It is a fair bet that Anton Corbijn’s The American is not the kind of movie that most audiences expected it to be. It does not explode with gunfire, car chases, or deafening action sequences. It does not take any nationalistic or patriotic stance. It is not about terrorism. It is not, in a word, showy. On the contrary, The American is a hushed, sparse, lonely film that comes about as close to originality as any assassin movie I can think of. It deftly traffics in metaphor without explaining too much. Though its premise may be played out, The American quickly proves that it is anything but cliche, and can keep you thinking for hours afterward. The breathtaking cinematography in the film conveys isolation while capturing the beauty of rural Italian life. A wide-angle lens and asymmetrical shots do as much work as the performers in communicating alienation and suspense, though the acting, too, is superb in its own right.
George Clooney plays Jack, an assassin for unknown employers and, of course, an American. While his names change (he is also referred to as “Edward” and “Mister Butterfly”), he is both personally and professionally labeled by his nationality, which is the lone characteristic that truly identifies him and, paradoxically, the one thing that prevents him from blending in. The movie opens in Sweden at the culmination of what we learn is a botched assignment, in which an innocent bystander (a woman who also happened to be Jack’s lover) is killed. Though the tragic and unnecessary event haunts Jack throughout the film, the extent of his trauma is blessedly subdued. One does not get to be as quick, clever, and single-minded a hit man as Jack is portrayed without getting a little blood on one’s hands, and Jack seems to be aware of that.
His employer, Pavel (Johan Leysen), implies that Jack has no one to blame but himself, and that he is getting sloppy in his work. “Don’t make any friends, Jack,” he warns. “You used to know that.” Pavel sends him to a small town in Italy to lie low and await instructions for his next assignment, which are delivered by the beautiful and mysterious Mathilde (wonderfully portrayed by Thekla Reuten). His job is to skillfully craft a sophisticated weapon “with the firing capacity of a sub-machine gun and the range of a rifle.” Apparently Jack is also quite the gunsmith. In fact, some of the most surprisingly engaging scenes in The American are devoted to the solitary task of Clooney poring over a heap of metal scraps and slowly, contemplatively designing this masterpiece.
In the meantime, he has encountered and inadvertently befriended a priest, Father Benedetto (Paolo Bonacelli), who has secrets of his own and consequently realizes that there may be more to Jack (or “Edward” to his Italian neighbors) than meets the eye. The priest sees a kindred spirit in the younger man, and Jack’s efforts to discourage his friendly advances are only halfhearted, as he also desires some sort of companionship and acknowledges Benedetto’s obvious wisdom. Benedetto knows that Jack is not who he says he is (a travel photographer), and Jack is fully aware of Benedetto’s hunch, but neither one seems to care, which infuses their relationship with a kind of intimacy unparalleled in the rest of the movie. Benedetto finds several inconsistencies in Jack’s story (such as his comical insistence that he is “no good with machines”) and observes, “You have the hands of a craftsman, not an artist.”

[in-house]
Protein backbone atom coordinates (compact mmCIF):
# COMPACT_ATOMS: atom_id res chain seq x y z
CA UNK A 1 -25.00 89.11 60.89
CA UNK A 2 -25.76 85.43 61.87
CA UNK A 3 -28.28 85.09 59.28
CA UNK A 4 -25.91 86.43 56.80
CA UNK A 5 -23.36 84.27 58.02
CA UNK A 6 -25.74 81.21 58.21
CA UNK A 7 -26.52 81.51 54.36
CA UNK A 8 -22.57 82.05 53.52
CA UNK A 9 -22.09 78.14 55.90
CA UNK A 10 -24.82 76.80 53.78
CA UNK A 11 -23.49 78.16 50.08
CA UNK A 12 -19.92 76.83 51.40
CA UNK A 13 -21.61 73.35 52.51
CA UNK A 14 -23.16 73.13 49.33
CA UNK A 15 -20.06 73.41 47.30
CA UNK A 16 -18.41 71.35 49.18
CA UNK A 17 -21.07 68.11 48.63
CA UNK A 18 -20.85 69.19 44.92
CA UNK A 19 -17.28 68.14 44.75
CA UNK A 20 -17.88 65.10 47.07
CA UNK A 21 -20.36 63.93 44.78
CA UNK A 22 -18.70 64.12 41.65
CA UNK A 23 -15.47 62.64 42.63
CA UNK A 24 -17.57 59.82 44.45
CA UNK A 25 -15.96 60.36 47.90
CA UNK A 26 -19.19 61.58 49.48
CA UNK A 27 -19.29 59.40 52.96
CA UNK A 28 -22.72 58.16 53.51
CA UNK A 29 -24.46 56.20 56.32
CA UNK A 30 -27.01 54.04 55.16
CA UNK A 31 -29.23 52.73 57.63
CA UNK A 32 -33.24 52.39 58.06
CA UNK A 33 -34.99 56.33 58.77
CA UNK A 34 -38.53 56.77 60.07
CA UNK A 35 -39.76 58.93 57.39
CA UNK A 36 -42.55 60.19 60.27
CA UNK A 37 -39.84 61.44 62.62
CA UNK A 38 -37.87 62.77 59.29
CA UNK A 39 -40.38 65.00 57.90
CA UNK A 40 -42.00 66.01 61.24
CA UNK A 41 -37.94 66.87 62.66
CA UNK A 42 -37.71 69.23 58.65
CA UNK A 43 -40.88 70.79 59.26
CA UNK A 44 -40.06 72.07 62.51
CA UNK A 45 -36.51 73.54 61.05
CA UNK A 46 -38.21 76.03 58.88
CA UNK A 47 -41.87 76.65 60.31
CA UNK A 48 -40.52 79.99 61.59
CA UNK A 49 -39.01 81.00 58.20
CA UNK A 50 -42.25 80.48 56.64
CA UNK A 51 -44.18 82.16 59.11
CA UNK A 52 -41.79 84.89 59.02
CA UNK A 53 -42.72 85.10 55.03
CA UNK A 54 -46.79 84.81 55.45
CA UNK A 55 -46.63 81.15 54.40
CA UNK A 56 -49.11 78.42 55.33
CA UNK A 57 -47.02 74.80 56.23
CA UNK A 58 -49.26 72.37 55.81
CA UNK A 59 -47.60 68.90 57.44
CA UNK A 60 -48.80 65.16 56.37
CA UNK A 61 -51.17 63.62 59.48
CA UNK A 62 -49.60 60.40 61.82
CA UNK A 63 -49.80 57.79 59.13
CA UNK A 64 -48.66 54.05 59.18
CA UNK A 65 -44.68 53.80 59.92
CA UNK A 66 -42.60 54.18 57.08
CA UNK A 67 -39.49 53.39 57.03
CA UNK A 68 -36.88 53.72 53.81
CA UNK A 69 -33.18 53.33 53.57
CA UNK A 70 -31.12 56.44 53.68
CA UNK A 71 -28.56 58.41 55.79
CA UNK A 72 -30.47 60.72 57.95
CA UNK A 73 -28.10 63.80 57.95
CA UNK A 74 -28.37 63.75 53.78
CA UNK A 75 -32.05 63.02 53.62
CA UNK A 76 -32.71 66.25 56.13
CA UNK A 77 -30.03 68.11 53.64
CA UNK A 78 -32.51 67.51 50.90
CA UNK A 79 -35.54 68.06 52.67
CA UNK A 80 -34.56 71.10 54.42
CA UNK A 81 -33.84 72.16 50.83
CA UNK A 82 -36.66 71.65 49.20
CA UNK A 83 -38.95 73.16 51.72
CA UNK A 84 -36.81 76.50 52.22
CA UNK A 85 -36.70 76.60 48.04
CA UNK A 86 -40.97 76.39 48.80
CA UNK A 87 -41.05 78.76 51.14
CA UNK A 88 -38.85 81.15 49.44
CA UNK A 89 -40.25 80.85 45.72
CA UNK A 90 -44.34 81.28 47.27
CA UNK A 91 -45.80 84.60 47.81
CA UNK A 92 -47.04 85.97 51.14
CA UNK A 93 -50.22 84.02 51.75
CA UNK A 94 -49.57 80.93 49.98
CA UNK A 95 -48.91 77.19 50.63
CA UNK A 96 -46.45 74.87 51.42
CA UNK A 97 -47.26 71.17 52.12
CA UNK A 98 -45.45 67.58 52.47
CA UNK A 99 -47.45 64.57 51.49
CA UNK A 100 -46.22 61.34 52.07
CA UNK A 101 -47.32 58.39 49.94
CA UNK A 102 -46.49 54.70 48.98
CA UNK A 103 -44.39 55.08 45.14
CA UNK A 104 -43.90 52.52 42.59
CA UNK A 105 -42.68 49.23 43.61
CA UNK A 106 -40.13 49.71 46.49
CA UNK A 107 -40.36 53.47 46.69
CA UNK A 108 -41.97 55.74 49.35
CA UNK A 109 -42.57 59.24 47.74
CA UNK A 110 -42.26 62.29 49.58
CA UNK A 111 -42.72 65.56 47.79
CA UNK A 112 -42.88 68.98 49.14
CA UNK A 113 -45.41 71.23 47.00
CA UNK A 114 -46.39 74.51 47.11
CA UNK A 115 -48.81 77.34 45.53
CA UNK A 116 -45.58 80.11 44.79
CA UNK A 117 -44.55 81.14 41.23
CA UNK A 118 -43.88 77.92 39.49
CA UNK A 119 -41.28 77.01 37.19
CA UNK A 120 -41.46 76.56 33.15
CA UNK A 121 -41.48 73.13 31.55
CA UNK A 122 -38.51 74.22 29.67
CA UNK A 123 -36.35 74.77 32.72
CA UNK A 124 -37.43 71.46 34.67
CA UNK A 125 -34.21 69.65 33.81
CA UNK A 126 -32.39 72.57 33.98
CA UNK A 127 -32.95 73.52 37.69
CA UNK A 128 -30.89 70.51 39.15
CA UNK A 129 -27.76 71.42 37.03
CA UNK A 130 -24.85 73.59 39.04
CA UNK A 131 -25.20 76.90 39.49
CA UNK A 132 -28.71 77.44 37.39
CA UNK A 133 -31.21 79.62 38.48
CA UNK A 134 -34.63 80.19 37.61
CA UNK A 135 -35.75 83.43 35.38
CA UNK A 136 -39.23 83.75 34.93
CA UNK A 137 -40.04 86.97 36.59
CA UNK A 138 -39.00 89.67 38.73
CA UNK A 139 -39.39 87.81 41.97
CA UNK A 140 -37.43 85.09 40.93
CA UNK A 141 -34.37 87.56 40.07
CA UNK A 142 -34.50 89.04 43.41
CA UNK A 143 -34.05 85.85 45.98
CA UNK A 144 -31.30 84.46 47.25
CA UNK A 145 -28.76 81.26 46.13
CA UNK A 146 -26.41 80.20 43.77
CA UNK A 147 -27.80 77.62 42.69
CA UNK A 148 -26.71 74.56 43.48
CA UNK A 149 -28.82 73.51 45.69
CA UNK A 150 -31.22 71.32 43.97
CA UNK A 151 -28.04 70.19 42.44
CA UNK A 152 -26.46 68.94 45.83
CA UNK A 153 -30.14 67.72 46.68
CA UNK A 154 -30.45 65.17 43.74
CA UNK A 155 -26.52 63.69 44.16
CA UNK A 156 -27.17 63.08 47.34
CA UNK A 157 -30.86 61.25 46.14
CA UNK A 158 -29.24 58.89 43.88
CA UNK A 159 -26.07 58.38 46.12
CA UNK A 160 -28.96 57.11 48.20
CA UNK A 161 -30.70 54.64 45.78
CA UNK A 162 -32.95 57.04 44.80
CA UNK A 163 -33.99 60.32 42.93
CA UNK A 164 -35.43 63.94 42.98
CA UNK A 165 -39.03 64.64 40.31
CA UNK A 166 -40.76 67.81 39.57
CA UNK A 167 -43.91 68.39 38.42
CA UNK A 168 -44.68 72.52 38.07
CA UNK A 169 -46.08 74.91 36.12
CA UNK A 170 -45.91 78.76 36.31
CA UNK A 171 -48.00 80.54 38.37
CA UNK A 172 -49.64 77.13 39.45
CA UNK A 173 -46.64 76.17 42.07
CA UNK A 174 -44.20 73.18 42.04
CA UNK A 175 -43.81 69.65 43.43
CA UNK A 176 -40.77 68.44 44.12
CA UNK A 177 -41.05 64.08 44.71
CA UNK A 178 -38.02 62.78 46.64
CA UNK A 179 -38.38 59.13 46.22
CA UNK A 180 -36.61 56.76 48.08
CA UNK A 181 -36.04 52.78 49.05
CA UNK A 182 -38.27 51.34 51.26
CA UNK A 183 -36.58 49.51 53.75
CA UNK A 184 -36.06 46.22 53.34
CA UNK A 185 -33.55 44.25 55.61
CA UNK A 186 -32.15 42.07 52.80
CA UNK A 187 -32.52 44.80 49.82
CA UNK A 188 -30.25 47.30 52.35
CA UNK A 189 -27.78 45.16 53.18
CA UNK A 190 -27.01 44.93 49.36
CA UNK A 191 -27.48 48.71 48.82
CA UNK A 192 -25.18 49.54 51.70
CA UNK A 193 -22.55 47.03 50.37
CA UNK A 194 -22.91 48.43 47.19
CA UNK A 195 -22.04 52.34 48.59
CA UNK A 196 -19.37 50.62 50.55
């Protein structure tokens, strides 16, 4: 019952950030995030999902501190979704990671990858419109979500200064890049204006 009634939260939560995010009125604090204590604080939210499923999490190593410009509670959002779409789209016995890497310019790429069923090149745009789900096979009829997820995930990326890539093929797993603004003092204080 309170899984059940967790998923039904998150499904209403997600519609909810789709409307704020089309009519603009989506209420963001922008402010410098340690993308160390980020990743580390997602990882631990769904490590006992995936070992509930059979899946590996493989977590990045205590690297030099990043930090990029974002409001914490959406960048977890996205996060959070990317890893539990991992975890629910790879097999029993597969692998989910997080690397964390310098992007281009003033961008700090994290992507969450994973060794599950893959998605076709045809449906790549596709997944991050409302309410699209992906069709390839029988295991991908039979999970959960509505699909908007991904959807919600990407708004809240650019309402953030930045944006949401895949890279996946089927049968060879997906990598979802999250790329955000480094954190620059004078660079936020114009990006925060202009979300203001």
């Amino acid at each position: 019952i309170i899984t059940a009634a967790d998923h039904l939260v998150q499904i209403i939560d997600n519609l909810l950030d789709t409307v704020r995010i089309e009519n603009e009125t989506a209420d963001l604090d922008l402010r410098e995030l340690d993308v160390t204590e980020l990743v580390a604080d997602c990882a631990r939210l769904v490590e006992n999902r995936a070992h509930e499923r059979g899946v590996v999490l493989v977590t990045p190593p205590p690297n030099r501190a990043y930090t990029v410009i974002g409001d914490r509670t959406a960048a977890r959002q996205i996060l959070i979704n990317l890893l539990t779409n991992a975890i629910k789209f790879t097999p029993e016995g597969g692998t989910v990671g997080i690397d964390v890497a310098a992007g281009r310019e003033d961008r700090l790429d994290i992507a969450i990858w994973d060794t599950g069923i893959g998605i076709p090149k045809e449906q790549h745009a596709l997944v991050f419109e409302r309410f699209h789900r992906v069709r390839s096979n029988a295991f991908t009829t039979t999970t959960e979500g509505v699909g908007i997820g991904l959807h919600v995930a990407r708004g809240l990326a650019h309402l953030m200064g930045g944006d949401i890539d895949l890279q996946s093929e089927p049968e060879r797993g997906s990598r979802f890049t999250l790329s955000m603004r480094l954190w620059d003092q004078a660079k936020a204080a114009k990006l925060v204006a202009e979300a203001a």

No sooner has Jack found a chum in the neighborhood priest than he becomes romantically entangled with Clara (Violante Placido), his local prostitute of choice. The two engage in some brilliantly directed lovemaking that actually advances character development (quite a feat when you think about it) and doesn’t seem the least bit gratuitous. I’ll leave any description of the racier scenes at that. However, if anyone’s performance leaves something to be desired, it is Placido’s “hooker with a heart of gold,” who brings just a smidge too much naivete to Clara’s character, considering her profession. Still, she fulfills the crucial role of providing a sense of purpose and motivation for Jack, while never letting the viewer forget that Jack has ignored his employer’s warning and “made friends.”
The second half of the movie falls a bit short of the expectations set up in the first, but by then it barely matters. The important points have already been made, developed, and expanded upon. Any plot developments that subsequently bring the film to its polished conclusion can simply be watched and enjoyed. Everything fits in this movie. Though it relies very little on dialogue to explain the events surrounding Jack’s circumstances, The American is extremely easy to follow, demonstrating that a story does not have to be convoluted to be compelling. In fact, the sparse dialogue allows the elegant acting to do what good performances should do—tell a story. It is truly unwise to divert your eyes from the screen for a moment, lest you miss a facial expression or silent gesture that opens the door to whole new layers of meaning. This expertise applies to all the actors, but especially Clooney, who both shines and seethes with an elegance that far surpasses his previous performances.
Starring: George Clooney, Violante Placido, Thekla Reuten, Paolo Bonacelli, Johan Leysen
Director: Anton Corbijn
Runtime: 103 minutes
Distributor: Focus Features